Name of the subject
If only a single random line should be used. If more than 2 lines, it is made sure that the a line is never picked two times in a row.
Id of scene connected to the subject.
Id of the effect used for the subject.
When a voice is called to be played the entirety of a line is always played.
The line contains one or more Sounds (more on these below) that make up what is played.
Id of character connected to the line.
This is the lowest level data structure for a subject. It contains properties for the voice, (opitonal) effect sound, and subtitle.
The file name for the voice sound is generated based on the names of the higher level structures. The syntax is:
[map] /[scene] _[subject] _[line index in 3 digits] _[character] _[sound index in 3 digits]
[line index in 3 digits]
[sound index in 3 digits]
Here is an example:
This would be a voice sound being said in the map "01_01_castle" (no file extension!), in the Scene "SwordFight". The subject is "ShowMercy", it is the second line, it is being said by "Arthur" and it is his first sound for that line.
The lang file entry for the text is also generated, with this syntax:
Entry: [scene] _[subject] _[line index in 3 digits] _[character] _[sound index in 3 digits] (apart from no folder name, it is exactly the same as for the voice file!)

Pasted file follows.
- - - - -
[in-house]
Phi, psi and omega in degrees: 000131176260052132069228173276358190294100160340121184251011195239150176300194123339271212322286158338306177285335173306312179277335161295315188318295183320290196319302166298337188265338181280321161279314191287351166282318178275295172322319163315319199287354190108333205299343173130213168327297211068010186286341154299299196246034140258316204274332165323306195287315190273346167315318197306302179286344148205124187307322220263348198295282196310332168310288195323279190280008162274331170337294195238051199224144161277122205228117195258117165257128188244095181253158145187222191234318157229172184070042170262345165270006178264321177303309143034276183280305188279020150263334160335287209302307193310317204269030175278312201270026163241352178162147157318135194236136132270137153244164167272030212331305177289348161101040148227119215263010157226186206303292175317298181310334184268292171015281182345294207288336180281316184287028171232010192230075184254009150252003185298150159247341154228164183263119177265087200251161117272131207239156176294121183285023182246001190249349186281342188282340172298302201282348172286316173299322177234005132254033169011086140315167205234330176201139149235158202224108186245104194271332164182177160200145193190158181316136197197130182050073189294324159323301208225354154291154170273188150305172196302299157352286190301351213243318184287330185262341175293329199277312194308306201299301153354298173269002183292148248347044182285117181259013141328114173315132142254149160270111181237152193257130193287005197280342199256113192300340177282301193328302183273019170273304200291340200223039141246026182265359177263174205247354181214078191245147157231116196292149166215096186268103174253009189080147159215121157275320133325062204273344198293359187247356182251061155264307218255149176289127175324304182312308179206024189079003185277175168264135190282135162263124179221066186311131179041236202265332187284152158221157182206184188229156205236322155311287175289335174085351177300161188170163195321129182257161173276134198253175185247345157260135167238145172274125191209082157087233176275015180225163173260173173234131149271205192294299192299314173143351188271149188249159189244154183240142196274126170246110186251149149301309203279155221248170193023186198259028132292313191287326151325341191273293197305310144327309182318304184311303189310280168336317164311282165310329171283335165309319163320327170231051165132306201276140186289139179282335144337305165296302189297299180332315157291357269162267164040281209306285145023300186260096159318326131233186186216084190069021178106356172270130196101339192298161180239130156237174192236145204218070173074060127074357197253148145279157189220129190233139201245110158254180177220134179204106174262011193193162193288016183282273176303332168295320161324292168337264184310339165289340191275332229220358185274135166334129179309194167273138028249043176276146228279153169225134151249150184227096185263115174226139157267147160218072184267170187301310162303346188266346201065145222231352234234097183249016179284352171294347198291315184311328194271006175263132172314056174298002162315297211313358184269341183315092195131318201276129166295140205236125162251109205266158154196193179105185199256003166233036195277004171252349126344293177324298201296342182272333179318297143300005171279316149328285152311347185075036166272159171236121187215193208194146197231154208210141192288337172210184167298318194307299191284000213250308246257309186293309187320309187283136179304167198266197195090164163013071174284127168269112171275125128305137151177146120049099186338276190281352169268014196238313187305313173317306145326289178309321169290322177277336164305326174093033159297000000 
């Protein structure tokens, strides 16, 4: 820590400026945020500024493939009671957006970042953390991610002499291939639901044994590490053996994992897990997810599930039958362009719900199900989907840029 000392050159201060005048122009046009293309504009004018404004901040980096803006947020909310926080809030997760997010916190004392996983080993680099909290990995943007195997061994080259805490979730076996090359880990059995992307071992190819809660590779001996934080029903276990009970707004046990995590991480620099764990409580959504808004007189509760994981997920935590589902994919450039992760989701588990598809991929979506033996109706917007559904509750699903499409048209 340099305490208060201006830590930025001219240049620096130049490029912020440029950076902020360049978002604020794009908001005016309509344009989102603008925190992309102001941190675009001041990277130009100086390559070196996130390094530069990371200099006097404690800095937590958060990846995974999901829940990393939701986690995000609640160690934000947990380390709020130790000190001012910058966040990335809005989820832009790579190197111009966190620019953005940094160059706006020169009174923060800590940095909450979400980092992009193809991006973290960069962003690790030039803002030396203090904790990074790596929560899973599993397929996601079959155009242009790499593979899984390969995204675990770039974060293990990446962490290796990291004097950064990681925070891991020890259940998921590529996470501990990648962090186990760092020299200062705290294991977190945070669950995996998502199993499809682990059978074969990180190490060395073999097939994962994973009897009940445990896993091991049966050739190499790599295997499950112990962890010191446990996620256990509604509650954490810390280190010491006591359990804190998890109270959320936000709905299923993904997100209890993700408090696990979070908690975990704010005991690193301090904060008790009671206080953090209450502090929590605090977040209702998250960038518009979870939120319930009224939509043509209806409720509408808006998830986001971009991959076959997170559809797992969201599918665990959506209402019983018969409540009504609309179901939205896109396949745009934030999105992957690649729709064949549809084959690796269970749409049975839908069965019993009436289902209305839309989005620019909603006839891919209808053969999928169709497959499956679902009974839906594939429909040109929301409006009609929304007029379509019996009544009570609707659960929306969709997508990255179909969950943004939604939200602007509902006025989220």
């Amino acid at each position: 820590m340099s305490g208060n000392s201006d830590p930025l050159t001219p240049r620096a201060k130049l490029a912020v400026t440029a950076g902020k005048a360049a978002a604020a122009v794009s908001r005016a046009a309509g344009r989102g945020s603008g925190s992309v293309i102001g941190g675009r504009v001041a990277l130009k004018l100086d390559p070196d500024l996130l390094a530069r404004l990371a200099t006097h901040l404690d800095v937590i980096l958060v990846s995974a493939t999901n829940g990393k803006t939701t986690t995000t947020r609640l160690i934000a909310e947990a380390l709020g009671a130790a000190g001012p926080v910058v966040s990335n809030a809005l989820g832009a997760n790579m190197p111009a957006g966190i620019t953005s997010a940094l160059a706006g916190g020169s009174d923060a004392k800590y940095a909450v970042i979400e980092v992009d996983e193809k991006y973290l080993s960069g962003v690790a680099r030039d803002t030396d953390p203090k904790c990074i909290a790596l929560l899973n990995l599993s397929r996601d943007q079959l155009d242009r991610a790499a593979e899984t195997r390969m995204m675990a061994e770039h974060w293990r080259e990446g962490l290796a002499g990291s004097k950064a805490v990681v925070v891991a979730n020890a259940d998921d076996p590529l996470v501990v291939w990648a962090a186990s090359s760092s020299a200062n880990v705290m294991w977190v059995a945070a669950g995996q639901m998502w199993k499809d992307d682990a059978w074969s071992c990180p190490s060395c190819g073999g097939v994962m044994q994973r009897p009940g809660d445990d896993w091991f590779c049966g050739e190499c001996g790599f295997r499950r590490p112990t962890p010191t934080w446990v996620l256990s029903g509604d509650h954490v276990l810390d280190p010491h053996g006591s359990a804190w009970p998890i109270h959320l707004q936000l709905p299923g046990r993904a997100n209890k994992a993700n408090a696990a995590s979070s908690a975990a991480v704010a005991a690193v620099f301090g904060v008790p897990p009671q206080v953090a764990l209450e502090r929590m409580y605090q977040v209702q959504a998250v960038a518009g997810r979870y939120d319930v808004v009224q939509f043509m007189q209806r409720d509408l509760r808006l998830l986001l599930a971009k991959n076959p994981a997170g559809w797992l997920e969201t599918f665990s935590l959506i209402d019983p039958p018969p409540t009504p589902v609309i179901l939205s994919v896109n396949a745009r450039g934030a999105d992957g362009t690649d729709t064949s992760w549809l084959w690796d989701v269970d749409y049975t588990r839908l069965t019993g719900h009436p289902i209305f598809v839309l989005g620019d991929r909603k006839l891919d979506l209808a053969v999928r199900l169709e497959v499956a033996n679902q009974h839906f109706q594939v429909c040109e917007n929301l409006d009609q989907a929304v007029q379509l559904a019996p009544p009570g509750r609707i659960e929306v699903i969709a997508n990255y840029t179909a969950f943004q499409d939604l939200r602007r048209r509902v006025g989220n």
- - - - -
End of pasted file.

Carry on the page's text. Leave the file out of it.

Finally, if "AutogenerateLangFiles" in "Main" is set to true in the user settings, then the lang file entries will be autogenerated with the text specified in the sound's properties.
The text for the voices, not really saved by added to a lang file (if AutogenerateLangFiles is true i settings, see above)
If the sound has a voice at all. This is only meaningful false if there is an Effect filed specificed.
Volume of the sound and effect file. Gets multiplied with other volume properties.
Number of seconds before voice starts to play.
Number of seconds before the subtitles show up.
Number of seconds before the effect file starts to play.
File path to an extra sound file that is played along with the voice.
If the sound should end when the extra sound file is done playing (and not the voice).
Number of seconds of padding in the length of voice file. If this is over 0, then that means the next sound will start that many seconds earlier (while the current sound is still playing).
When using voice with AI it is best always through the BarkMachine component using BarkMachine_PlayVoice(…). That way it is sure to be played in the right place even if there are multiple agents that use voices from the same character. When using the BarkMachine, the source set up directly before the line is played.
The voices for all agents should also have "AgentBark" as scene, this way it makes it possible to see to that there is only one dialog line from an Agent at a time. Should there be some special line that does not apply to this, then by all means do not do this.
If you want to have longer specific dialog on agents, then the best way to set that up is to have the piece of a dialog as a single subject with two unique Characters attached to the lines. Then set up these characters as voice sources specifically in the script and start the dialog using Voice_Play. The scene must be AgentBark as described above and the prio must be less than what the default barks use. What then happens is that the dialog will continue until some AI event triggers default sounds to be played and the specific dialog will automatically be stopped.